Greenwich Market, London
Greenwich is a borough situated along the southern bank of the River Thames in southeast London. The borough has a rich maritime history and a major attraction here is Maritime Greenwich, a UNESCO World Heritage Site with many buildings of historical and architectural significance. Besides, Greenwich is where the world sets its clock that gives the name Greenwich Meridian and Greenwich Meantime (GMT).
Another attraction here is the colourful and vibrant Greenwich Market. It’s the only market in London set within a world heritage site and therefore unsurprisingly has a touch of history. Greenwich Market is popular for its arts and crafts though you can find an eclectic mix of merchandises. The market opens from Tuesday to Sunday from 10:00 a.m. to 5:30 p.m. Though popular with both Londoners and tourists, Greenwich Market is not touristy but has a touch of a neighbourhood or small town feel.
Entrance to Greenwich Market by Arild Vagen
There has long been a market in Greenwich since the 14th century but the current Greenwich Market dates back to the early 18th century. Greenwich Market is home to a mix of over 120 closely packed stalls surrounded by small shops, restaurants, cafes and pubs operated by small businesses. A glass roof protects the market, which makes it a great destination for a market in London regardless of the weather or season. The market is family friendly with regular events for kids during the holidays.
You can find a host of merchandises at Greenwich Market but the market is most popular for its arts and crafts. The market features work by local artists and artisans with many of the vendors being the artists and artisans themselves. Furthermore, you can see some of them working their skills, giving you an opportunity to talk about their work. The art and craft items include paintings, drawings, glasswork, leather craft and embroidery. Other items include pottery, ceramics, jewellery and scented candles.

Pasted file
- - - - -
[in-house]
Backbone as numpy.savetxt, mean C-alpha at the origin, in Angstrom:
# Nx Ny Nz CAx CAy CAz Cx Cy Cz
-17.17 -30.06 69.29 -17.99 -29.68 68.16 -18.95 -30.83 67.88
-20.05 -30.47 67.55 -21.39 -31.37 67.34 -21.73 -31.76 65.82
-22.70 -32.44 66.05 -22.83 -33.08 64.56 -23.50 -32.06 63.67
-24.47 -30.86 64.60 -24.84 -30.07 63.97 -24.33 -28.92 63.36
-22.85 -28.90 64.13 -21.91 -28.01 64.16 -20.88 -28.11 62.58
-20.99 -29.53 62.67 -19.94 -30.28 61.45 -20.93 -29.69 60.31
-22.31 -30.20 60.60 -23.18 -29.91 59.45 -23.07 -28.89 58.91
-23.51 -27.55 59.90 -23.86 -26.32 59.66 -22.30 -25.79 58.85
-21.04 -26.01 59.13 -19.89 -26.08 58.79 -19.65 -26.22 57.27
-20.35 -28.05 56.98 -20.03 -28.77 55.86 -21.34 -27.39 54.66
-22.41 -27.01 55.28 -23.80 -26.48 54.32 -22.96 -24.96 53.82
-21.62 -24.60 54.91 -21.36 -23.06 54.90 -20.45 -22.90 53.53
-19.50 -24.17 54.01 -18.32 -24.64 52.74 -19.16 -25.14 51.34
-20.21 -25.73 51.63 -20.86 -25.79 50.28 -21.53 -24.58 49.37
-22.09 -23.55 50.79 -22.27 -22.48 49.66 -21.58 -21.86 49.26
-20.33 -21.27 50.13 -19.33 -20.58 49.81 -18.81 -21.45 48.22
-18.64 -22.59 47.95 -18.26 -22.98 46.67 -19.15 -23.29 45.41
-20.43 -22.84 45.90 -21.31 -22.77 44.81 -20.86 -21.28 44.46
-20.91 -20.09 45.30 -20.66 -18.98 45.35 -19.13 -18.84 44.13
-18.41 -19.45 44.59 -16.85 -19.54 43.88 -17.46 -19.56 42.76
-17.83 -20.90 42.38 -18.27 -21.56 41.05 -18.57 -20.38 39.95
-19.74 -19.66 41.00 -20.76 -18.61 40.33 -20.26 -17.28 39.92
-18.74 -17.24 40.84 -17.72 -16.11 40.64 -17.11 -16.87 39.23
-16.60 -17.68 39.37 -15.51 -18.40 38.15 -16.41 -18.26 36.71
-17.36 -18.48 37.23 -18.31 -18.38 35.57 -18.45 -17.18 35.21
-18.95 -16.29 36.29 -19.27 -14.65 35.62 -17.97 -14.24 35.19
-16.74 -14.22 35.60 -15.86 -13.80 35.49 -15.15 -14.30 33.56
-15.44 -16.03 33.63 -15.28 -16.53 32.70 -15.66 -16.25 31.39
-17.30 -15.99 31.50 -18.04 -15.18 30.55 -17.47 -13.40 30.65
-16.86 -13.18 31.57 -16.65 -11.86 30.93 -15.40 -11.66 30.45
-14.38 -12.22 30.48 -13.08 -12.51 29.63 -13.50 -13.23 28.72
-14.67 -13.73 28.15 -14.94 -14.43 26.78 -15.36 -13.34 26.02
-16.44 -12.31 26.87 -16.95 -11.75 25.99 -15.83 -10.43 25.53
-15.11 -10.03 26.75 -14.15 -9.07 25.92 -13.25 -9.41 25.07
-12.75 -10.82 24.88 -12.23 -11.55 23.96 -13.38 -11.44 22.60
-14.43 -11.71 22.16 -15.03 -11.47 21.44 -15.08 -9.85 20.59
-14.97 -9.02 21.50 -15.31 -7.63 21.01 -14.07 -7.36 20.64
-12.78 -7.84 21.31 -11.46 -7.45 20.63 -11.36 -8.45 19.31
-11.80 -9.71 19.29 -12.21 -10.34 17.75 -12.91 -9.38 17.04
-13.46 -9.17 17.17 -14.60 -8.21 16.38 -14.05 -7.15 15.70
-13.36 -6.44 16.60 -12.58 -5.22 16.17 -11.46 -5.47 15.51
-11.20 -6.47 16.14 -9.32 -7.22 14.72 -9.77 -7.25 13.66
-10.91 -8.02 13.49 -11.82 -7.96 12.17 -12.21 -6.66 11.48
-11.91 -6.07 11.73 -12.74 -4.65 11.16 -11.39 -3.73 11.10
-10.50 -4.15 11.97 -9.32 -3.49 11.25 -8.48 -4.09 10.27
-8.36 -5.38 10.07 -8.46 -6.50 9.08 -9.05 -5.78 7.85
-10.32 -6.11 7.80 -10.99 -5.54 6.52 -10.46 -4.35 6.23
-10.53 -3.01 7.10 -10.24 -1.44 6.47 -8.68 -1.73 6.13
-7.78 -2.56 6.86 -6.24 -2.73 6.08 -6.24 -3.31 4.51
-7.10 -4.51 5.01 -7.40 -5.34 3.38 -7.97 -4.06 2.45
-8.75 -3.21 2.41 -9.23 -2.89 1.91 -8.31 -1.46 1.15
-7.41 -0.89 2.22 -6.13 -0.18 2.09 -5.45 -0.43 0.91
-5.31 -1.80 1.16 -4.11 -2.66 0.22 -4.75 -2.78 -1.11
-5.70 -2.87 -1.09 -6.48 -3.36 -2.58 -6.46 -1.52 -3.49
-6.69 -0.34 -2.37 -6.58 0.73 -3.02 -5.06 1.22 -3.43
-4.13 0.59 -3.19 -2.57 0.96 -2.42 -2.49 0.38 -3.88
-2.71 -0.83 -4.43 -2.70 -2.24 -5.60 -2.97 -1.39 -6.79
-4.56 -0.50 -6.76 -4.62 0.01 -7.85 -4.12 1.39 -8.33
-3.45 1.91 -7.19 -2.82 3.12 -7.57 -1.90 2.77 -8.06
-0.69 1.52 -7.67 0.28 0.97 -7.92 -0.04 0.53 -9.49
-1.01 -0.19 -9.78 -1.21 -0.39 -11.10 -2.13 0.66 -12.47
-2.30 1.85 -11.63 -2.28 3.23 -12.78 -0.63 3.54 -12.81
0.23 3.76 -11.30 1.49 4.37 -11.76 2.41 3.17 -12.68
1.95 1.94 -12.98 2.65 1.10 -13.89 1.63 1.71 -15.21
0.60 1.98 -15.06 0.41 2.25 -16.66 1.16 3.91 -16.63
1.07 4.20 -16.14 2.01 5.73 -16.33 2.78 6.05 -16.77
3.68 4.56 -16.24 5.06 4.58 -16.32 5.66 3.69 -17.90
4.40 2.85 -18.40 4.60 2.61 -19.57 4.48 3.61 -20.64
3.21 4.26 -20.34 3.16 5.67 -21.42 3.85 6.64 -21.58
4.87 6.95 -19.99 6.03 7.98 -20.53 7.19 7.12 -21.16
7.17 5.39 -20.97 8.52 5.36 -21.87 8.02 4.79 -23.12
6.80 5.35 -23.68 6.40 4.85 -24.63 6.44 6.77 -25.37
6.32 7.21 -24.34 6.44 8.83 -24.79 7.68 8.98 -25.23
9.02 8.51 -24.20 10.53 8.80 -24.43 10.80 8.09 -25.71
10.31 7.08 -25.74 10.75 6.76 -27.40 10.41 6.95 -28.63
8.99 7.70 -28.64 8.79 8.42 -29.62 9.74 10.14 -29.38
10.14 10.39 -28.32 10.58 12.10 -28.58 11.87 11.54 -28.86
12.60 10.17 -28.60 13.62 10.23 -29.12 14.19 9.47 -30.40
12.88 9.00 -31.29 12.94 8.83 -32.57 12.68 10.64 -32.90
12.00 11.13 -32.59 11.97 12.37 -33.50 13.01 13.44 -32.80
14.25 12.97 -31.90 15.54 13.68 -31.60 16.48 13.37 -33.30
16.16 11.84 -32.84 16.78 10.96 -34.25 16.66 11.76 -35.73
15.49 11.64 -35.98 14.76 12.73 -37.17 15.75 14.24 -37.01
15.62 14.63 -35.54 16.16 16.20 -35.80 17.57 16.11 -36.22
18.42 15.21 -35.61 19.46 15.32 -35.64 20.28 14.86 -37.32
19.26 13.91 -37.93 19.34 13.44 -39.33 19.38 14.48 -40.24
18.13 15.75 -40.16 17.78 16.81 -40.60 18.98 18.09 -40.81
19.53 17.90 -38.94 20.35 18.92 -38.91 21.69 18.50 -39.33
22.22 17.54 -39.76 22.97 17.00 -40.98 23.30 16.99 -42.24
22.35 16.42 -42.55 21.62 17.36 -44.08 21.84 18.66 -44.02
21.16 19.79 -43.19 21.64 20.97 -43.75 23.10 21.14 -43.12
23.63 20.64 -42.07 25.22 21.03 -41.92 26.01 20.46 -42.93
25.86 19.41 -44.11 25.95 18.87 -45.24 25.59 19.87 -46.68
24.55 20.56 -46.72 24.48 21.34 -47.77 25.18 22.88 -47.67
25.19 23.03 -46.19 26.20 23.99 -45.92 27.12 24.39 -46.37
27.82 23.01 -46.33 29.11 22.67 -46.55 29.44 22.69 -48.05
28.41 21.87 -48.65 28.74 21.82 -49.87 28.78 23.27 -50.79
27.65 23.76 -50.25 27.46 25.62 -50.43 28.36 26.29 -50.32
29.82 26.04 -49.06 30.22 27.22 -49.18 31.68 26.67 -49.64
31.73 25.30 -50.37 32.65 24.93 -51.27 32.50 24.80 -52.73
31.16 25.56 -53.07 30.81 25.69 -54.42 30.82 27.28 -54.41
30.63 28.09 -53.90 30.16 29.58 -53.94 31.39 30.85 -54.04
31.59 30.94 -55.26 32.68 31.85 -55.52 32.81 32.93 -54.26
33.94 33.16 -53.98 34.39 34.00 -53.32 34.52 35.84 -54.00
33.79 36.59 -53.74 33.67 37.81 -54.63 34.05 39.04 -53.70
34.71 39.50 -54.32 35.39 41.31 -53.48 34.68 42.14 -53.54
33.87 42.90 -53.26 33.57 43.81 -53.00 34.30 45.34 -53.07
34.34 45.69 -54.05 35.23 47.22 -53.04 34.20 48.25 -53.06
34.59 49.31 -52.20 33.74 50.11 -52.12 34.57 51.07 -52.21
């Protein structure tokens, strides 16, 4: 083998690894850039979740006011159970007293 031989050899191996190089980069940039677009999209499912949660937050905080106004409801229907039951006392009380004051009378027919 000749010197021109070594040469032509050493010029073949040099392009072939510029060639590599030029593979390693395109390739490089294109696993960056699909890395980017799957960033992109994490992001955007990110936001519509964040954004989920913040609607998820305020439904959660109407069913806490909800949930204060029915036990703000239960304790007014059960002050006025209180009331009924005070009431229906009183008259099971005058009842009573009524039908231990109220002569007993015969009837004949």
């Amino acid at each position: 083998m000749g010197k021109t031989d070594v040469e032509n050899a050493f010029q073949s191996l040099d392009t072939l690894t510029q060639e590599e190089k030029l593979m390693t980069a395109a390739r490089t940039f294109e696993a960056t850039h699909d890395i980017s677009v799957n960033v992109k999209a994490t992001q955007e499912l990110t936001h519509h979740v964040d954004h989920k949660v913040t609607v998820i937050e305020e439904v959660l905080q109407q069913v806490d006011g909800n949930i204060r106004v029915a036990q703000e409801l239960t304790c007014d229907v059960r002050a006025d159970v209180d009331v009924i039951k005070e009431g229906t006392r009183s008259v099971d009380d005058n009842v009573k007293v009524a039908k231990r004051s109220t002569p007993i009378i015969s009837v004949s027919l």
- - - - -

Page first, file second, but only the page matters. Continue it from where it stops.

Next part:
Clothes for sale by Paul Vlaar
There are also the vintage items including clothing, jewellery, accessories, vinyl records, books and posters. The designer labels here are from the local cottage industries and therefore hard to find outside of Greenwich Market. The fashion designs here follow an independent streak that includes men’s and women’s wear, leather jackets, scarves, knitwear and accessories. Other items found among the shops and stalls include decorations, gifts, tableware, linen and sheepskin products.
There’s a tempting assortment of foods from many corners of the globe at Greenwich Market. Besides traditional British, you can find Spanish, Italian, Indian, Chinese, Mexican, Brazilian and South African foods. The foods are not only from the stalls but also from the restaurants, delis, cafes, bakeries and gastro pubs. Here you’ll find British mash and pie, Brazilian churros, Indian chicken masala, Japanese sushi, Chinese dim sum, flatbread dishes and delicious burgers. Then there are the handmade chocolates, freshly baked muffins, chocolate tart and lemon meringue. These are just a few to tempt you!
Pub at Greenwich Market by Ewan Munro
Visiting Greeenwich Market
The Docklands Light Railway (DLR) stops at Cutty Sark Station situated nearby Greenwich Market. Greenwich Station is another DLR station but located about 10 minutes walk from the market. Trains on the National Rail network depart from Cannon Street, Waterloo, London Bridge and Charing Cross railway stations to the nearby Greenwich and Maze Hill railway stations. Several boat operators under the London River Services stop at Greenwich Pier, which is a short walk from Greenwich Market.
Greenwich Market on the Map
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